From Cortège’s soundscape of twilight unrest, we are suddenly thrust into one of jaunty optimism in Darius Milhaud’s Scaramouche (1937), in his arrangement for alto saxophone, played tonight by Jennifer Tran, and orchestra. The suite’s contents are derived from incidental music Milhaud had previously composed for theatrical productions: to Molière/Charles Vildrac’s Le médecin volant for the outer movements; and the overture’s theme from his score to Jules Supervielle’s play Bolivar for the middle movement. “Vif” begins with the solo saxophone playing a bustling tune, jostled by syncopations along the way. A contrasting march-like theme of child-like quality follows; the saxophone later adds virtuosic flourishes to it before tumbling back into the opening music. The second movement features two principal ideas: first, a gently rocking theme played by the saxophone over slow dotted rhythms in the orchestra, after which the phrases of a graceful, more flowing melody are traded back and forth between soloist and instruments in the ensemble. These two themes are later combined simultaneously, after a barcarolle-like central section. In “Brasiliera”, the saxophone may be the one with the tune, but it’s the orchestra that is the life of this samba dance party.

Continuing in this hopeful vein, the concert concludes with Errollyn Wallen’s Mighty River (2007), a celebration of humans’ ceaseless pursuit of freedom. “It is an innate human instinct to be free,” she noted in a 2017 interview about the work, “just as it is a law of nature that the river should rush headlong to the sea. That is the concept behind Mighty River, which is composed in one single movement.” Commissioned by the Rector and PPC of Holy Trinity Clapham Common and Reverend John Wates to mark the bicentenary of the Abolition of the Slave Trade Act in the United Kingdom, the work combines contemporary composition techniques with spirituals. Wallen’s incorporation of the latter underscores the shared history of slavery in the UK and the US, for spirituals were initially introduced to the UK by the Fisk Jubilee Singers, an African-American a cappella choir, during their concert tour in 1873.

Mighty River begins with solo horn intoning the melody of the hymn “Amazing Grace” and then moves into pulsating chords in the strings, evoking the river’s unceasing forward progress. Over this minimalist backdrop, the woodwinds burble and, gradually, other instruments join the flow, adding wave-like texture and sparkle, as new themes begin to emerge. About midway through the work, there are references to the spirituals “Deep River” and “Go Down Moses”, which eventually lead into a climax. Afterward, the orchestral “river” resumes its course, with “Amazing Grace” played in turn by various instruments; it then continues its way, as if flowing more freely. Near the end, the hymn’s tune makes a final contemplative appearance by the solo horn. In describing Mighty River, Wallen has said “it is as if the perpetual motion of the music, like water, like time, through its sheer momentum, carries with it the cries and echoes of human hearts and voices that are singing out of suffering, repentance, humility, and hope.”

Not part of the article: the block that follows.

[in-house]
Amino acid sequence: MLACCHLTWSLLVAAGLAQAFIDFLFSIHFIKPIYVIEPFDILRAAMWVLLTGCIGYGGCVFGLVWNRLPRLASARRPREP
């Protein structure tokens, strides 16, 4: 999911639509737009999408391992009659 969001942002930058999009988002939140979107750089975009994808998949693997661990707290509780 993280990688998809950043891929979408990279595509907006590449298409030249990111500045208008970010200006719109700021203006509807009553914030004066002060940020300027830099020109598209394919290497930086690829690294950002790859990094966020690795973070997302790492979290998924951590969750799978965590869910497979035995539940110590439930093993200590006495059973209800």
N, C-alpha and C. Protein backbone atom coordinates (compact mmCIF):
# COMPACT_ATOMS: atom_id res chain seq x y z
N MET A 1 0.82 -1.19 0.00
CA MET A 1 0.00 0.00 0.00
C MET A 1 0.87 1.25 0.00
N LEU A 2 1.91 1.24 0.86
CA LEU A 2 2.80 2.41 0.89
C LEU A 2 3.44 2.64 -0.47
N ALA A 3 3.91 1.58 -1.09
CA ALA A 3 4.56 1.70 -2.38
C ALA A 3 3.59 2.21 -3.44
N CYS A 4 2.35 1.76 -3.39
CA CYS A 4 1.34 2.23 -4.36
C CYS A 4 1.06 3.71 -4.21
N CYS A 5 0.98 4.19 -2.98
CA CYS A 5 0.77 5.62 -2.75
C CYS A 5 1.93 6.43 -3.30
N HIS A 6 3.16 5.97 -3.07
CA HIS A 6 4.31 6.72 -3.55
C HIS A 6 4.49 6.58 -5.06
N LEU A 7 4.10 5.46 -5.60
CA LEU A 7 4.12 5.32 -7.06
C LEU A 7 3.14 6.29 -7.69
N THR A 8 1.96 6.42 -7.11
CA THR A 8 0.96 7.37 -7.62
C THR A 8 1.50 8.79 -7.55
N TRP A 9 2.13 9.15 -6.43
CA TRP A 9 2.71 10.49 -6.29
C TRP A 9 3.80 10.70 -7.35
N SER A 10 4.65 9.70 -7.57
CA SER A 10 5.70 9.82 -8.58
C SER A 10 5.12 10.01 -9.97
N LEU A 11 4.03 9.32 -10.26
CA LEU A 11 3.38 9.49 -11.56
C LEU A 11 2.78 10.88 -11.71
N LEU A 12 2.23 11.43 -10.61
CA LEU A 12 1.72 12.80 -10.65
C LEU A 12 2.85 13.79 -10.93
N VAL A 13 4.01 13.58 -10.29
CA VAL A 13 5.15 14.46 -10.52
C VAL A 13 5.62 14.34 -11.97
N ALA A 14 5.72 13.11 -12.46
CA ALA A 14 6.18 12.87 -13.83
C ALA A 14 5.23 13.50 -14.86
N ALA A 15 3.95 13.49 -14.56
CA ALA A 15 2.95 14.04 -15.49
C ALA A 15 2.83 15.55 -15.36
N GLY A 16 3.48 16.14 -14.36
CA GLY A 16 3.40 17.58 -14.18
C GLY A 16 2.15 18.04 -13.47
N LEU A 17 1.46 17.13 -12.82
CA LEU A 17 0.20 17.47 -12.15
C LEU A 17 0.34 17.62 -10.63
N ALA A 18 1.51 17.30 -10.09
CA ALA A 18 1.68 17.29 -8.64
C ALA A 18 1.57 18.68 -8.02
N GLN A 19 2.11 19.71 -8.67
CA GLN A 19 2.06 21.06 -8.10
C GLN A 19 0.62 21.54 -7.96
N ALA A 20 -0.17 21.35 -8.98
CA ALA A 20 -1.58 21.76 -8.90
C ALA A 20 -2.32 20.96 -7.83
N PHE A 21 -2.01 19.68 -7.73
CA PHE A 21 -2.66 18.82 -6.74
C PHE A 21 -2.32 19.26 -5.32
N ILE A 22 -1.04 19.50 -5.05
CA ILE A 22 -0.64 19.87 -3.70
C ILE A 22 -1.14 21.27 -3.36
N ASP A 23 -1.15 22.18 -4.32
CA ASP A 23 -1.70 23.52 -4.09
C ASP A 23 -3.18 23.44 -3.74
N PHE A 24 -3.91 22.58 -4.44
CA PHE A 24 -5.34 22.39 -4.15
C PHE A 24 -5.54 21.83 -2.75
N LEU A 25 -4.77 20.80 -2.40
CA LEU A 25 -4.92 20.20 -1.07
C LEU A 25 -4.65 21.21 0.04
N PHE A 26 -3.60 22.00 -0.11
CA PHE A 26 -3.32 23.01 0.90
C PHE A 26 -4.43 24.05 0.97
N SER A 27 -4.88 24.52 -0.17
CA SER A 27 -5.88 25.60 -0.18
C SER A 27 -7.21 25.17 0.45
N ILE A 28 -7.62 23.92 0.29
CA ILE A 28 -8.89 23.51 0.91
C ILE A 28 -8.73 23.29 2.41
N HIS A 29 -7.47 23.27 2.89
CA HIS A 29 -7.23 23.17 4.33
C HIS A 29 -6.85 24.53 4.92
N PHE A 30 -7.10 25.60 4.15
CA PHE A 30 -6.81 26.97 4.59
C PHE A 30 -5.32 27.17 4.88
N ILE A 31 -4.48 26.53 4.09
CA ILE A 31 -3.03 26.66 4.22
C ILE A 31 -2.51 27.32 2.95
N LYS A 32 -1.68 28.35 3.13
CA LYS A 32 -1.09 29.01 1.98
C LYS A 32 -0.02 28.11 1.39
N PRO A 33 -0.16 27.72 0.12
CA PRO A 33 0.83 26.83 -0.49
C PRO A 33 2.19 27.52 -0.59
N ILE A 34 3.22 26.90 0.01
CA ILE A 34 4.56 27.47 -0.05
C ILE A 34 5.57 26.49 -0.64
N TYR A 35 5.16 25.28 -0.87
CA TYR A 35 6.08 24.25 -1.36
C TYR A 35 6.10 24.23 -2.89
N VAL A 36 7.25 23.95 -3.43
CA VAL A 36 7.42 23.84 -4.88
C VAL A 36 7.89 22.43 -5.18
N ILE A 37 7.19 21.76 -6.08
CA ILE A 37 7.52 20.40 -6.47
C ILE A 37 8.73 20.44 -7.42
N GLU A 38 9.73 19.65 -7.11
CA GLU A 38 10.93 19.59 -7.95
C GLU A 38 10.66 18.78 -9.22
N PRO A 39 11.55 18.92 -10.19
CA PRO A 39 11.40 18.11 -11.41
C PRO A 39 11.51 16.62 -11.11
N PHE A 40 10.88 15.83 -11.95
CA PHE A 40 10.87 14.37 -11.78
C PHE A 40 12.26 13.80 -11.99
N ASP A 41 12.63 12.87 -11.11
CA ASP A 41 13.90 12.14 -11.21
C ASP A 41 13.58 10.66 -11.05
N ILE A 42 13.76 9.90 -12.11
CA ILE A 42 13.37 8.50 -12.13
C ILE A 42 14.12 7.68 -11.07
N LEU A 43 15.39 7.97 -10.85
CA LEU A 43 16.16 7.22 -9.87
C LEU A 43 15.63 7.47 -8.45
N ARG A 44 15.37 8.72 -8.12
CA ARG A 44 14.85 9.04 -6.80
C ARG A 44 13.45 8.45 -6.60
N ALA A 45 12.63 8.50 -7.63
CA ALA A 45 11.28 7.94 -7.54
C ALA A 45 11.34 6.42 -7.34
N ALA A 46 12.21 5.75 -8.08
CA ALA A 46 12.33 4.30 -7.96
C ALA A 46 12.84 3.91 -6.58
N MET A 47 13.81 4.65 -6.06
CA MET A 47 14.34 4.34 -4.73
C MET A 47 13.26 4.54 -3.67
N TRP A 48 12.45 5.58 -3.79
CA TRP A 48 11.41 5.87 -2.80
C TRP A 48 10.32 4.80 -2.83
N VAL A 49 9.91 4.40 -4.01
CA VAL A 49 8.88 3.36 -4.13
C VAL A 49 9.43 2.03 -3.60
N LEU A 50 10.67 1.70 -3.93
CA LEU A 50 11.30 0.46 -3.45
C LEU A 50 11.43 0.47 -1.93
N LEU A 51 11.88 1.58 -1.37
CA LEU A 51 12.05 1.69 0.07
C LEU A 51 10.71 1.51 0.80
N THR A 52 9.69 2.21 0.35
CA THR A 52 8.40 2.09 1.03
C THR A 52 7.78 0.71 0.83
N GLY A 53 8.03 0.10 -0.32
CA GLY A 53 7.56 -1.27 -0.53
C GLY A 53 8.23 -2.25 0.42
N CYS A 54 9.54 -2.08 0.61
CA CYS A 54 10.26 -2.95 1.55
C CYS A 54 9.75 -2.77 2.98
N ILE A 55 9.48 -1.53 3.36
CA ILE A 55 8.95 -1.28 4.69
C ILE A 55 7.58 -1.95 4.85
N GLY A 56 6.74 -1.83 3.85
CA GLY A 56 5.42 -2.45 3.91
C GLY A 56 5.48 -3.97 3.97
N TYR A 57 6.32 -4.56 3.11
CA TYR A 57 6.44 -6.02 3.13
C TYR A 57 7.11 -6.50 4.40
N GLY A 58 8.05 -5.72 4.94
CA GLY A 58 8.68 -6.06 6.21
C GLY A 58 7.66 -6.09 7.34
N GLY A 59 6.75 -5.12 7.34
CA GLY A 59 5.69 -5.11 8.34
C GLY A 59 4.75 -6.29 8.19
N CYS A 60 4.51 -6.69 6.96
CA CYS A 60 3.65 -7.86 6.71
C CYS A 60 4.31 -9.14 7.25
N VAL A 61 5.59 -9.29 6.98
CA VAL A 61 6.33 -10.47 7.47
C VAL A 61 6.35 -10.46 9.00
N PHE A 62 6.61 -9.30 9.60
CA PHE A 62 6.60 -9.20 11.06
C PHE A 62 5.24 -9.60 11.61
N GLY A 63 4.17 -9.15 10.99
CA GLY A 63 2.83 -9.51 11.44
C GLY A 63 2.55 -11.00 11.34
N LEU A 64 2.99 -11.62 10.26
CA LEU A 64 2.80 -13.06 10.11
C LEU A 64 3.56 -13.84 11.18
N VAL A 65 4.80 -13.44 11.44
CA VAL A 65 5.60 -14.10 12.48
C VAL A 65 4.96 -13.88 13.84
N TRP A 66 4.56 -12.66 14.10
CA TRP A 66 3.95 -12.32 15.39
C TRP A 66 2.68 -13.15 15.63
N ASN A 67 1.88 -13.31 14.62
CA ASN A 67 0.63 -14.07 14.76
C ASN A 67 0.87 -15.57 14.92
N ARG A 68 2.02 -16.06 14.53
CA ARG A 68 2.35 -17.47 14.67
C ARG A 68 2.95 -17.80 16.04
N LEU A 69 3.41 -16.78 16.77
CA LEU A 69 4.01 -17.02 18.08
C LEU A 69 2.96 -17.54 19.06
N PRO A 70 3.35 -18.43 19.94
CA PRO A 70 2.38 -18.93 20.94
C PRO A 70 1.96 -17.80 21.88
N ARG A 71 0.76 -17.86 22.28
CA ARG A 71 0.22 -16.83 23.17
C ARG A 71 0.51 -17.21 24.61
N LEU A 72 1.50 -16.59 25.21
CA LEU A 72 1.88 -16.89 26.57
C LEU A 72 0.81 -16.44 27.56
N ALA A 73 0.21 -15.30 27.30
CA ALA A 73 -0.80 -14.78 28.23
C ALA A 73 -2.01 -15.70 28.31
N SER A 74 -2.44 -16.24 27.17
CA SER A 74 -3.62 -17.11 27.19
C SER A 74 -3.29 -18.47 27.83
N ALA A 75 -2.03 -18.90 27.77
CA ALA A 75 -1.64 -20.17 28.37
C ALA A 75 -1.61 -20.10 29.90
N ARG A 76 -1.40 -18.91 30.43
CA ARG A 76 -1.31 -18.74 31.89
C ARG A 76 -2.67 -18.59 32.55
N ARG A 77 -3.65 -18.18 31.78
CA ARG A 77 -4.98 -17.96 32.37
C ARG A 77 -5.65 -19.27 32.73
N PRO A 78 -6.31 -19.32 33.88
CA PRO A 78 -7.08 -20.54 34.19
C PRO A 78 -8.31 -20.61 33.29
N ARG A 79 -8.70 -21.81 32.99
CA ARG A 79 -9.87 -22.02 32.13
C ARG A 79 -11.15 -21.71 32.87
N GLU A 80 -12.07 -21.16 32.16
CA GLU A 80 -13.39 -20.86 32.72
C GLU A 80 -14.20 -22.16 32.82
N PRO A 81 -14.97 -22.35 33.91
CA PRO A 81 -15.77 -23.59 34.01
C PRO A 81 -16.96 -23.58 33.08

During Wallen’s introduction to Mighty River for this concert, three images appear that deserve highlighting. The first you see of a river is that of the Mississippi River. To African slaves in the USA, the Mississippi River symbolized both bondage and liberty—a route to enslavement but also to freedom. Near the end of the introduction appears another image of a river—the Belize River. Belize, where Wallen was born, has a history of African slavery during the 18th and 19th centuries. In between, you’ll see a 2007 British stamp commemorating the bicentenary of the Abolition of the Slave Trade Act. The stamp features William Wilberforce (1789–1833), the British politician and leader of the movement to abolish the slave trade.

by Dr. Hannah Chan-Hartley

Image credits for Mighty River introduction in order of appearance:

Sir Cam (Errollyn Wallen)

Spudgun67 (Holy Trinity Clapham)

Brian Stansberry (Mississippi River)

Martin Godwin (Errollyn Wallen)

Howard Brown (2007 stamp)

Laslovarga (Belize River)

Cathy Masser (Errollyn Wallen)